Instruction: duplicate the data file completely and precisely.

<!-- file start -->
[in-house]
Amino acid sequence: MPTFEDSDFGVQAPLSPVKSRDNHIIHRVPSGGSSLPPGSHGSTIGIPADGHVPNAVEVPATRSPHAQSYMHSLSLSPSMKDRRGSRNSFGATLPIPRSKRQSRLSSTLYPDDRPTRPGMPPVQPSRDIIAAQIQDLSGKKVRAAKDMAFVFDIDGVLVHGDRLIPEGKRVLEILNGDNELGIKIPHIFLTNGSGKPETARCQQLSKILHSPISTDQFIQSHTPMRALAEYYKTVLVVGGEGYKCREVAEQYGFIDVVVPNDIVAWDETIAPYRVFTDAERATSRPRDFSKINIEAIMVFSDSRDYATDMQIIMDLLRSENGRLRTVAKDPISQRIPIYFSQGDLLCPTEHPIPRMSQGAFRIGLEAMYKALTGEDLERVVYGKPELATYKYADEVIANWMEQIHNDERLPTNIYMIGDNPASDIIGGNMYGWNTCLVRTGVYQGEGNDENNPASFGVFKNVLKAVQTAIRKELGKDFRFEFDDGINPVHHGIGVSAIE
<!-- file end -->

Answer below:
[in-house]
Amino acid sequence: MPTFEDSDFGVQAPLSPVKSRDNHIIHRVPSGGSSLPPGSHGSTIGIPADGHVPNAVEVPATRSPHAQSYMHSLSLSPSMKDRRGSRNSFGATLPIPRSKRQSRLSSTLYPDDRPTRPGMPPVQPSRDIIAAQIQDLSGKKVRAAKDMAFVFDIDGVLVHGDRLIPEGKRVLEILNGDNELGIKIPHIFLTNGSGKPETARCQQLSKILHSPISTDQFIQSHTPMRALAEYYKTVLVVGGEGYKCREVAEQYGFIDVVVPNDIVAWDETIAPYRVFTDAERATSRPRDFSKINIEAIMVFSDSRDYATDMQIIMDLLRSENGRLRTVAKDPISQRIPIYFSQGDLLCPTEHPIPRMSQGAFRIGLEAMYKALTGEDLERVVYGKPELATYKYADEVIANWMEQIHNDERLPTNIYMIGDNPASDIIGGNMYGWNTCLVRTGVYQGEGNDENNPASFGVFKNVLKAVQTAIRKELGKDFRFEFDDGINPVHHGIGVSAIE